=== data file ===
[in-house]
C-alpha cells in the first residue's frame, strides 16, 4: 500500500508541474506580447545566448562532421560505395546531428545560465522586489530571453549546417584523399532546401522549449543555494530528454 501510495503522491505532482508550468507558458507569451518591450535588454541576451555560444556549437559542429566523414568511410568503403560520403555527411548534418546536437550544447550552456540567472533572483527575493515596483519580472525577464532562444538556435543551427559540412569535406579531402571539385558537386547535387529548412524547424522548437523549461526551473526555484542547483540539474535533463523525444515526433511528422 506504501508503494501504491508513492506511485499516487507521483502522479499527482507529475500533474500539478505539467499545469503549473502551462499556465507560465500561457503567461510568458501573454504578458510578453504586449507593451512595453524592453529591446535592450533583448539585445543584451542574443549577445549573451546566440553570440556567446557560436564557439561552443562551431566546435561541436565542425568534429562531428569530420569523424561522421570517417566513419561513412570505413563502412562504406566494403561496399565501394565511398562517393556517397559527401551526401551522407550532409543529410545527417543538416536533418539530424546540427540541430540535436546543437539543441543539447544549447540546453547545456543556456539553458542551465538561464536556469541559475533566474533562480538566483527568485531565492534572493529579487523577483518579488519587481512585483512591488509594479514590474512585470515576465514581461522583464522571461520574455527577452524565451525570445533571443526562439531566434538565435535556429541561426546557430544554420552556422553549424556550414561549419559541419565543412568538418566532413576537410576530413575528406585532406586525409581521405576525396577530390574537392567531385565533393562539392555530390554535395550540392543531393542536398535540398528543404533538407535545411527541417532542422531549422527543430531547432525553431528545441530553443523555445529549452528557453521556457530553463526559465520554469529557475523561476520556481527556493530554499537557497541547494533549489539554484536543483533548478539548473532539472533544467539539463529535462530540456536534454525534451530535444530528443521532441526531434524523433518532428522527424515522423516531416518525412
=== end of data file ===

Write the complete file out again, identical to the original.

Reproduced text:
[in-house]
C-alpha cells in the first residue's frame, strides 16, 4: 500500500508541474506580447545566448562532421560505395546531428545560465522586489530571453549546417584523399532546401522549449543555494530528454 501510495503522491505532482508550468507558458507569451518591450535588454541576451555560444556549437559542429566523414568511410568503403560520403555527411548534418546536437550544447550552456540567472533572483527575493515596483519580472525577464532562444538556435543551427559540412569535406579531402571539385558537386547535387529548412524547424522548437523549461526551473526555484542547483540539474535533463523525444515526433511528422 506504501508503494501504491508513492506511485499516487507521483502522479499527482507529475500533474500539478505539467499545469503549473502551462499556465507560465500561457503567461510568458501573454504578458510578453504586449507593451512595453524592453529591446535592450533583448539585445543584451542574443549577445549573451546566440553570440556567446557560436564557439561552443562551431566546435561541436565542425568534429562531428569530420569523424561522421570517417566513419561513412570505413563502412562504406566494403561496399565501394565511398562517393556517397559527401551526401551522407550532409543529410545527417543538416536533418539530424546540427540541430540535436546543437539543441543539447544549447540546453547545456543556456539553458542551465538561464536556469541559475533566474533562480538566483527568485531565492534572493529579487523577483518579488519587481512585483512591488509594479514590474512585470515576465514581461522583464522571461520574455527577452524565451525570445533571443526562439531566434538565435535556429541561426546557430544554420552556422553549424556550414561549419559541419565543412568538418566532413576537410576530413575528406585532406586525409581521405576525396577530390574537392567531385565533393562539392555530390554535395550540392543531393542536398535540398528543404533538407535545411527541417532542422531549422527543430531547432525553431528545441530553443523555445529549452528557453521556457530553463526559465520554469529557475523561476520556481527556493530554499537557497541547494533549489539554484536543483533548478539548473532539472533544467539539463529535462530540456536534454525534451530535444530528443521532441526531434524523433518532428522527424515522423516531416518525412